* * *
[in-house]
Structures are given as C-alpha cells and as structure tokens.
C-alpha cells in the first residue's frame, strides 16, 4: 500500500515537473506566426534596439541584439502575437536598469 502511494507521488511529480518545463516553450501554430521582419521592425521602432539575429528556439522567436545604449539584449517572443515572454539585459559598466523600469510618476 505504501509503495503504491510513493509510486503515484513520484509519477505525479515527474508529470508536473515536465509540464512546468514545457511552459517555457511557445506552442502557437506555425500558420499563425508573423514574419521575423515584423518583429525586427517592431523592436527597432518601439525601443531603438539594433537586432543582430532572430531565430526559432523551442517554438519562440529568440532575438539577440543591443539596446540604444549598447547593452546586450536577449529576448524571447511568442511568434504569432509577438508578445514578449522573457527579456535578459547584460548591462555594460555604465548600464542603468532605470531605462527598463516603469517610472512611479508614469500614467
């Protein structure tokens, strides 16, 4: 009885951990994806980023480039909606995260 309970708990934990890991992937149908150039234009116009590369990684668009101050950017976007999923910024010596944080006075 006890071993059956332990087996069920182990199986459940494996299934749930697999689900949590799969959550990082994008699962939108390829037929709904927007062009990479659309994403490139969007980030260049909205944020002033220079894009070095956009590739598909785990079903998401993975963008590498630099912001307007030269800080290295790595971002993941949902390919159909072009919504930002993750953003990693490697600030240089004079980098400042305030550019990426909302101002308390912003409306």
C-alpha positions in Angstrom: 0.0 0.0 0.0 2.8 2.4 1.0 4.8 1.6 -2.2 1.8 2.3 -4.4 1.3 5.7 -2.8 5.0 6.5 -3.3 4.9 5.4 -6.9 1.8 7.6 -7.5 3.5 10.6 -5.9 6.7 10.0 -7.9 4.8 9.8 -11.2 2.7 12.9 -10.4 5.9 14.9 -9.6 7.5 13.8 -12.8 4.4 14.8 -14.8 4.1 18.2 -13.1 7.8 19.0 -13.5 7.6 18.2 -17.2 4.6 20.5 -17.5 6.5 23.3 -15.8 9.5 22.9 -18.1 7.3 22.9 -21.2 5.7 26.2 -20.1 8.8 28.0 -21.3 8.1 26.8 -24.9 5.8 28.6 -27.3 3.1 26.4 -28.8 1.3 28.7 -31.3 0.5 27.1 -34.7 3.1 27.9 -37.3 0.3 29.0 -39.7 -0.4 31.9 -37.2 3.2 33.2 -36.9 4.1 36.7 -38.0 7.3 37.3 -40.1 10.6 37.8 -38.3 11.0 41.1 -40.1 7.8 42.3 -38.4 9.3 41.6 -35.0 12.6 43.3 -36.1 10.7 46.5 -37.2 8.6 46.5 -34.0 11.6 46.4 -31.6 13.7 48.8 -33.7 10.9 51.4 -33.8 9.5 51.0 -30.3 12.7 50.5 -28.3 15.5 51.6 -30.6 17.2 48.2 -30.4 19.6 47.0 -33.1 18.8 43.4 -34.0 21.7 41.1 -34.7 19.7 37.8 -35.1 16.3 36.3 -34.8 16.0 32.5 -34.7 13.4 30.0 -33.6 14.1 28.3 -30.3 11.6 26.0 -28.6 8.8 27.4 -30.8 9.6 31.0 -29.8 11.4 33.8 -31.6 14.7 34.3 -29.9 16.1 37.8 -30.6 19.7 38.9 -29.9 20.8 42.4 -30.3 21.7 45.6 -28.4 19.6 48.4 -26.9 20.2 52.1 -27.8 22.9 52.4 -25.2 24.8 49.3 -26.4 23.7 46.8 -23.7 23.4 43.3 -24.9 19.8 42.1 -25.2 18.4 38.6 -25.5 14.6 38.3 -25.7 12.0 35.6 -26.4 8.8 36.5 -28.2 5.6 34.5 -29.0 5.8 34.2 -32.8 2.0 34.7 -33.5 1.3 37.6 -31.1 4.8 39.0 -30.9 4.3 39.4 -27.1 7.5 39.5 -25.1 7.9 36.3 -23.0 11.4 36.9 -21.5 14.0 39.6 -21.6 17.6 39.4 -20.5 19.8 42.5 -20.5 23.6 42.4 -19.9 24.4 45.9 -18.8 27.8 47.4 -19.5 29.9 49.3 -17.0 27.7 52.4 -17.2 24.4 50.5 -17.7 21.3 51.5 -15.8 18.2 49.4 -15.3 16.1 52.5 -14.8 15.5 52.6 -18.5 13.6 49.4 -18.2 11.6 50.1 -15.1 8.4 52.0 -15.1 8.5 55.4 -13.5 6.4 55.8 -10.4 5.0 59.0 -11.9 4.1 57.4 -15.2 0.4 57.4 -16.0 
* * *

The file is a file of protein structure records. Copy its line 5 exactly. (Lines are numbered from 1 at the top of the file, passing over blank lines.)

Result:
C-alpha positions in Angstrom: 0.0 0.0 0.0 2.8 2.4 1.0 4.8 1.6 -2.2 1.8 2.3 -4.4 1.3 5.7 -2.8 5.0 6.5 -3.3 4.9 5.4 -6.9 1.8 7.6 -7.5 3.5 10.6 -5.9 6.7 10.0 -7.9 4.8 9.8 -11.2 2.7 12.9 -10.4 5.9 14.9 -9.6 7.5 13.8 -12.8 4.4 14.8 -14.8 4.1 18.2 -13.1 7.8 19.0 -13.5 7.6 18.2 -17.2 4.6 20.5 -17.5 6.5 23.3 -15.8 9.5 22.9 -18.1 7.3 22.9 -21.2 5.7 26.2 -20.1 8.8 28.0 -21.3 8.1 26.8 -24.9 5.8 28.6 -27.3 3.1 26.4 -28.8 1.3 28.7 -31.3 0.5 27.1 -34.7 3.1 27.9 -37.3 0.3 29.0 -39.7 -0.4 31.9 -37.2 3.2 33.2 -36.9 4.1 36.7 -38.0 7.3 37.3 -40.1 10.6 37.8 -38.3 11.0 41.1 -40.1 7.8 42.3 -38.4 9.3 41.6 -35.0 12.6 43.3 -36.1 10.7 46.5 -37.2 8.6 46.5 -34.0 11.6 46.4 -31.6 13.7 48.8 -33.7 10.9 51.4 -33.8 9.5 51.0 -30.3 12.7 50.5 -28.3 15.5 51.6 -30.6 17.2 48.2 -30.4 19.6 47.0 -33.1 18.8 43.4 -34.0 21.7 41.1 -34.7 19.7 37.8 -35.1 16.3 36.3 -34.8 16.0 32.5 -34.7 13.4 30.0 -33.6 14.1 28.3 -30.3 11.6 26.0 -28.6 8.8 27.4 -30.8 9.6 31.0 -29.8 11.4 33.8 -31.6 14.7 34.3 -29.9 16.1 37.8 -30.6 19.7 38.9 -29.9 20.8 42.4 -30.3 21.7 45.6 -28.4 19.6 48.4 -26.9 20.2 52.1 -27.8 22.9 52.4 -25.2 24.8 49.3 -26.4 23.7 46.8 -23.7 23.4 43.3 -24.9 19.8 42.1 -25.2 18.4 38.6 -25.5 14.6 38.3 -25.7 12.0 35.6 -26.4 8.8 36.5 -28.2 5.6 34.5 -29.0 5.8 34.2 -32.8 2.0 34.7 -33.5 1.3 37.6 -31.1 4.8 39.0 -30.9 4.3 39.4 -27.1 7.5 39.5 -25.1 7.9 36.3 -23.0 11.4 36.9 -21.5 14.0 39.6 -21.6 17.6 39.4 -20.5 19.8 42.5 -20.5 23.6 42.4 -19.9 24.4 45.9 -18.8 27.8 47.4 -19.5 29.9 49.3 -17.0 27.7 52.4 -17.2 24.4 50.5 -17.7 21.3 51.5 -15.8 18.2 49.4 -15.3 16.1 52.5 -14.8 15.5 52.6 -18.5 13.6 49.4 -18.2 11.6 50.1 -15.1 8.4 52.0 -15.1 8.5 55.4 -13.5 6.4 55.8 -10.4 5.0 59.0 -11.9 4.1 57.4 -15.2 0.4 57.4 -16.0 